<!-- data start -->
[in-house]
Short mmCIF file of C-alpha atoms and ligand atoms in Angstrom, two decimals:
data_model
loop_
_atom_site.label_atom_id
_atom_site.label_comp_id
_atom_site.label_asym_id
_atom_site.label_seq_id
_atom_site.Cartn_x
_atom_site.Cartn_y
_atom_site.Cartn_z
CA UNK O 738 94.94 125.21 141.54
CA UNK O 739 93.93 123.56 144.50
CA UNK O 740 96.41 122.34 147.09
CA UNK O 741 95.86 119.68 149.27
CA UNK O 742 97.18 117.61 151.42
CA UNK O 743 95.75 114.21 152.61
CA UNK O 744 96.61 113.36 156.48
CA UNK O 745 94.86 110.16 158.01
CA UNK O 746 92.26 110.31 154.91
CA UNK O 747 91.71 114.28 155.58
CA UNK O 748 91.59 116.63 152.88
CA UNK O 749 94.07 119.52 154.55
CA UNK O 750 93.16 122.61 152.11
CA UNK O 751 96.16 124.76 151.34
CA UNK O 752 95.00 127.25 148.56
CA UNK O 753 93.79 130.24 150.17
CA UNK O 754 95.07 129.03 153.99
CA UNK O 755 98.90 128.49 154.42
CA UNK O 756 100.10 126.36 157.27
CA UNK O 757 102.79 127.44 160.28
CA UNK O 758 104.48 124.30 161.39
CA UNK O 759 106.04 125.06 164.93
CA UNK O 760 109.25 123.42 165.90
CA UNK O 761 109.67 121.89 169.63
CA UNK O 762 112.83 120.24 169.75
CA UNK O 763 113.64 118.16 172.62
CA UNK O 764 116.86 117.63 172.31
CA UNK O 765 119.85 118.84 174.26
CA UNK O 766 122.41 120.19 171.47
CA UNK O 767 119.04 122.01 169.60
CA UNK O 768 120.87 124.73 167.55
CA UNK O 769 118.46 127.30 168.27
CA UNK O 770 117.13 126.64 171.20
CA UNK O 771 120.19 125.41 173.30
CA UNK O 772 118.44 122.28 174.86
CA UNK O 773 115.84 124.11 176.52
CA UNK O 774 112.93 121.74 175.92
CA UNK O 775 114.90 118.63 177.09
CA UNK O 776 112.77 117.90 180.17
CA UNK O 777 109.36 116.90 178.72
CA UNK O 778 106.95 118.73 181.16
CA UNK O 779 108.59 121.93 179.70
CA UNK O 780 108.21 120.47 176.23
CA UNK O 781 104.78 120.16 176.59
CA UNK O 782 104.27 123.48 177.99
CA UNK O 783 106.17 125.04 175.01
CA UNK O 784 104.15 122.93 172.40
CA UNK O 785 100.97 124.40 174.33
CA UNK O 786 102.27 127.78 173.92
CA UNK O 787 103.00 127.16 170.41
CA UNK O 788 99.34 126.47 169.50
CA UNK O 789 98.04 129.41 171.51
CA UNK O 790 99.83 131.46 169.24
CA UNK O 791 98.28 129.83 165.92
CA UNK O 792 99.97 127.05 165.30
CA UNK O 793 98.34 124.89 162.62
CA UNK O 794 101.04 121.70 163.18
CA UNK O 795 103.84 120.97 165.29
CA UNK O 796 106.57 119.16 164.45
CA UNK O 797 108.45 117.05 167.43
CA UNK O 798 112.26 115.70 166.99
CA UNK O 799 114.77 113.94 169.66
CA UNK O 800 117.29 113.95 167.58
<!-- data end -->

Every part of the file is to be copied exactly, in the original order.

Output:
[in-house]
Short mmCIF file of C-alpha atoms and ligand atoms in Angstrom, two decimals:
data_model
loop_
_atom_site.label_atom_id
_atom_site.label_comp_id
_atom_site.label_asym_id
_atom_site.label_seq_id
_atom_site.Cartn_x
_atom_site.Cartn_y
_atom_site.Cartn_z
CA UNK O 738 94.94 125.21 141.54
CA UNK O 739 93.93 123.56 144.50
CA UNK O 740 96.41 122.34 147.09
CA UNK O 741 95.86 119.68 149.27
CA UNK O 742 97.18 117.61 151.42
CA UNK O 743 95.75 114.21 152.61
CA UNK O 744 96.61 113.36 156.48
CA UNK O 745 94.86 110.16 158.01
CA UNK O 746 92.26 110.31 154.91
CA UNK O 747 91.71 114.28 155.58
CA UNK O 748 91.59 116.63 152.88
CA UNK O 749 94.07 119.52 154.55
CA UNK O 750 93.16 122.61 152.11
CA UNK O 751 96.16 124.76 151.34
CA UNK O 752 95.00 127.25 148.56
CA UNK O 753 93.79 130.24 150.17
CA UNK O 754 95.07 129.03 153.99
CA UNK O 755 98.90 128.49 154.42
CA UNK O 756 100.10 126.36 157.27
CA UNK O 757 102.79 127.44 160.28
CA UNK O 758 104.48 124.30 161.39
CA UNK O 759 106.04 125.06 164.93
CA UNK O 760 109.25 123.42 165.90
CA UNK O 761 109.67 121.89 169.63
CA UNK O 762 112.83 120.24 169.75
CA UNK O 763 113.64 118.16 172.62
CA UNK O 764 116.86 117.63 172.31
CA UNK O 765 119.85 118.84 174.26
CA UNK O 766 122.41 120.19 171.47
CA UNK O 767 119.04 122.01 169.60
CA UNK O 768 120.87 124.73 167.55
CA UNK O 769 118.46 127.30 168.27
CA UNK O 770 117.13 126.64 171.20
CA UNK O 771 120.19 125.41 173.30
CA UNK O 772 118.44 122.28 174.86
CA UNK O 773 115.84 124.11 176.52
CA UNK O 774 112.93 121.74 175.92
CA UNK O 775 114.90 118.63 177.09
CA UNK O 776 112.77 117.90 180.17
CA UNK O 777 109.36 116.90 178.72
CA UNK O 778 106.95 118.73 181.16
CA UNK O 779 108.59 121.93 179.70
CA UNK O 780 108.21 120.47 176.23
CA UNK O 781 104.78 120.16 176.59
CA UNK O 782 104.27 123.48 177.99
CA UNK O 783 106.17 125.04 175.01
CA UNK O 784 104.15 122.93 172.40
CA UNK O 785 100.97 124.40 174.33
CA UNK O 786 102.27 127.78 173.92
CA UNK O 787 103.00 127.16 170.41
CA UNK O 788 99.34 126.47 169.50
CA UNK O 789 98.04 129.41 171.51
CA UNK O 790 99.83 131.46 169.24
CA UNK O 791 98.28 129.83 165.92
CA UNK O 792 99.97 127.05 165.30
CA UNK O 793 98.34 124.89 162.62
CA UNK O 794 101.04 121.70 163.18
CA UNK O 795 103.84 120.97 165.29
CA UNK O 796 106.57 119.16 164.45
CA UNK O 797 108.45 117.05 167.43
CA UNK O 798 112.26 115.70 166.99
CA UNK O 799 114.77 113.94 169.66
CA UNK O 800 117.29 113.95 167.58